The US Supreme Court may be poised to strike down one of the few remaining campaign finance laws when it reconvenes next month, potentially lending even greater influence to wealthy donors in the wake of the court’s landmark Citizens United ruling.
Both Republican and Democratic politicians increasingly rely on a small number of the wealthiest one percent of Americans to fund their campaign efforts. The funding, according to the nonpartisan Sunlight Foundation, stems from the “elite class that serves as the gatekeepers of public office in the United States.”
On October 8, the Supreme Court is scheduled to hear arguments related to whether “aggregate limits” – or restrictions on how much money a donor can directly provide a candidate for Congress or party committees during a two-year election season – is in violation of free speech.
The case, McCutcheon v. Federal Election Commission (FEC), was brought forth by Alabama businessman Shaun McCutcheon and Republican Senate Majority Leader Mitch McConnell, who has been granted 30 minutes to present an oral argument to the court next month.
McCutcheon, also a Republican, said he is opposed to the current cap of $123,200 which donors are permitted to give every two years to federal candidates, political parties, and political action committees (PACs).
Current law permits individuals to donate $2,500 per election to federal candidates, $5,000 per calendar year to any non-party political committee, and $30,800 per calendar year to a national party committee. Those limits have not been challenged in the case by McCutcheon and McConnell.
McCutcheon v. FEC has been portrayed as a sequel to the Supreme Court’s 2010 ruling in Citizens United v. FEC. In that controversial decision, Chief Justice John Roberts wrote that “independent” spending by corporations, labor unions, and other associations on election races was protected by free speech.
Wealthy donors hoping for political influence may now provide millions of dollars to Super PACs and other organizations that buy commercial space and work to influence the public. But they are forbidden from donating more than $48,600 total to all members of Congress, or more than $74,600 to party committees.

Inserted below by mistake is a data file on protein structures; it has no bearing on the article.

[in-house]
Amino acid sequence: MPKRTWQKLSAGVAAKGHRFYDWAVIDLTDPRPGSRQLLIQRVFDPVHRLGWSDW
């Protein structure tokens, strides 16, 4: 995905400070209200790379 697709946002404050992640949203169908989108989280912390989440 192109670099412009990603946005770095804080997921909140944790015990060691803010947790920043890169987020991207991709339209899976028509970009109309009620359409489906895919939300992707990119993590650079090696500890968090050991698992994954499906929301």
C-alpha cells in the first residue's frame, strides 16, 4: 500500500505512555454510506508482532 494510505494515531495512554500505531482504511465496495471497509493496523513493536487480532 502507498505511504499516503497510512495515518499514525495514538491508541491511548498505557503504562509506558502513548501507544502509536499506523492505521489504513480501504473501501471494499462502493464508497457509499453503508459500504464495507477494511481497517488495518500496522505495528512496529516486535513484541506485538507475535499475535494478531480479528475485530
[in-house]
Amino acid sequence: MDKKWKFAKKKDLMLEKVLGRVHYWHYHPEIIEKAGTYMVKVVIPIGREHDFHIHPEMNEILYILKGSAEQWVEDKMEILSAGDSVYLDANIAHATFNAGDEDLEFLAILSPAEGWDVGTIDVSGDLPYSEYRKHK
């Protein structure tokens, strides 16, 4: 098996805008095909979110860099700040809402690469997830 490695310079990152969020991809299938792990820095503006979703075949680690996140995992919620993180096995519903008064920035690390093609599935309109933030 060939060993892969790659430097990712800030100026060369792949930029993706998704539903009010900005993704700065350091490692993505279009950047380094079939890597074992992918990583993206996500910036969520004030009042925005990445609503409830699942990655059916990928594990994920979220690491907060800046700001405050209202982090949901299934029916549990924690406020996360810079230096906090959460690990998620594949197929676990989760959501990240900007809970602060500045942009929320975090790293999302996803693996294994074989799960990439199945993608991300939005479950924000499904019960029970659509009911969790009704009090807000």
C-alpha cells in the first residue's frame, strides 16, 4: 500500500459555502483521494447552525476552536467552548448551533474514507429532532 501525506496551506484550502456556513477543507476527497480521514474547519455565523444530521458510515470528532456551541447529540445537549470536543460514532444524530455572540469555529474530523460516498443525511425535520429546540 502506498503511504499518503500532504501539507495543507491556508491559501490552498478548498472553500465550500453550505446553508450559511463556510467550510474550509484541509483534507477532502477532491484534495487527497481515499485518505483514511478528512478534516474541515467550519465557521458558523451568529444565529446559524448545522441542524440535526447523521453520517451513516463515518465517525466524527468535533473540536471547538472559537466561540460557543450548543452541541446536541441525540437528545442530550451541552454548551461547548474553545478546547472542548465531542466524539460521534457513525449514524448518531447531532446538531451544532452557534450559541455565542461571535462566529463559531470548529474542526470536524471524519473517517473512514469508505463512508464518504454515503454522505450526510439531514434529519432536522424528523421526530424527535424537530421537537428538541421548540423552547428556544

If the conservative-leaning court sides with McCutcheon and McConnell, financial backers would be allowed to donate nearly four million dollars to part committees and candidates. The money, according to David Savage of The Los Angeles Times, would then be funneled to races the party sees fit.
“It would be terrible for our democracy…if one politician could directly solicit $3.6 million from a single donor,” said Lawrence Norden, an election law expert with the Brennan Center in New York. “That is 70 times the median income for an American family. It would mean a tiny, tiny group of donors would wield unprecedented power and influence.”
Pundits widely expect the changes to be put in place because of the similarities between this case and Citizens United, when five of the Republican-appointed justices decided to eliminate spending limits and the four Democratically-appointed dissenting.
“If the Supreme Court reverses its past position and strikes down the long-standing aggregate contribution limits, it will open the door wide open to corruption of our federal officeholders and government decisions,” said Fred Wertheimer, a supporter of restrictions on campaign funding.
Such a decision is expected to have a partisan impact, as well. Republican campaign committees have supported McConnell in his years-long fight to eliminate finance restrictions, while House Democrats have spoken out against the case. US President Obama specifically criticized the Citizens United ruling in his 2010 State of the Union address, saying the decision would “open the floodgates for special interests.”
Some have denied that McCutcheon v. FEC would be advantageous to one side or the other, while Sunlight Foundation researcher Lee Drutman told the Times: “The data shows there are more big donors on the right than on the left.”
Yet Jeffrey Toobin, a staff writer for the New Yorker, wrote that such data could simply be irrelevant.
“Citizens United was not an aberration for this Court,” he wrote. “It emerged from a definite view about the intersection of campaigns and free speech. The Justices in the majority are engaging in a long-term project to deregulate campaigns. A blessing on unlimited aggregate contributions is the next logical step for them to take – and they have five votes.”